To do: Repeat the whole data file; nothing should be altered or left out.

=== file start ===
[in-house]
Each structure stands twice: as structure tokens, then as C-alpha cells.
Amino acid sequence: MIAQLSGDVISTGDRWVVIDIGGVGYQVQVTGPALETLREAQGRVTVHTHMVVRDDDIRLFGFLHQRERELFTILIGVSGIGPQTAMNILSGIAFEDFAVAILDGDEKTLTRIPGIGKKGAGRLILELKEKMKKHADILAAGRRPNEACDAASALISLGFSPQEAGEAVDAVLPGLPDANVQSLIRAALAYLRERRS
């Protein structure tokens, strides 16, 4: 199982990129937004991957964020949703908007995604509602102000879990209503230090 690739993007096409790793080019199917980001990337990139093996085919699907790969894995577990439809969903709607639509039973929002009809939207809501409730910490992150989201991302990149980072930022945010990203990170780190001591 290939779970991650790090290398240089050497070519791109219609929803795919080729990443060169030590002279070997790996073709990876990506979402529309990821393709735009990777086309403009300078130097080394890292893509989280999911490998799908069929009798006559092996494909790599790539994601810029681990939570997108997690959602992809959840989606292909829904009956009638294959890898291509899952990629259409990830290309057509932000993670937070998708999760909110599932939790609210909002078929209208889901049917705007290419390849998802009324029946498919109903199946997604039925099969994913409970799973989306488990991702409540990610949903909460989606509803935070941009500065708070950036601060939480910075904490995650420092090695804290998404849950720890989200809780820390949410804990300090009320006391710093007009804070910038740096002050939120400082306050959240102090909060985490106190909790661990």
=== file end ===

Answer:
[in-house]
Each structure stands twice: as structure tokens, then as C-alpha cells.
Amino acid sequence: MIAQLSGDVISTGDRWVVIDIGGVGYQVQVTGPALETLREAQGRVTVHTHMVVRDDDIRLFGFLHQRERELFTILIGVSGIGPQTAMNILSGIAFEDFAVAILDGDEKTLTRIPGIGKKGAGRLILELKEKMKKHADILAAGRRPNEACDAASALISLGFSPQEAGEAVDAVLPGLPDANVQSLIRAALAYLRERRS
């Protein structure tokens, strides 16, 4: 199982990129937004991957964020949703908007995604509602102000879990209503230090 690739993007096409790793080019199917980001990337990139093996085919699907790969894995577990439809969903709607639509039973929002009809939207809501409730910490992150989201991302990149980072930022945010990203990170780190001591 290939779970991650790090290398240089050497070519791109219609929803795919080729990443060169030590002279070997790996073709990876990506979402529309990821393709735009990777086309403009300078130097080394890292893509989280999911490998799908069929009798006559092996494909790599790539994601810029681990939570997108997690959602992809959840989606292909829904009956009638294959890898291509899952990629259409990830290309057509932000993670937070998708999760909110599932939790609210909002078929209208889901049917705007290419390849998802009324029946498919109903199946997604039925099969994913409970799973989306488990991702409540990610949903909460989606509803935070941009500065708070950036601060939480910075904490995650420092090695804290998404849950720890989200809780820390949410804990300090009320006391710093007009804070910038740096002050939120400082306050959240102090909060985490106190909790661990």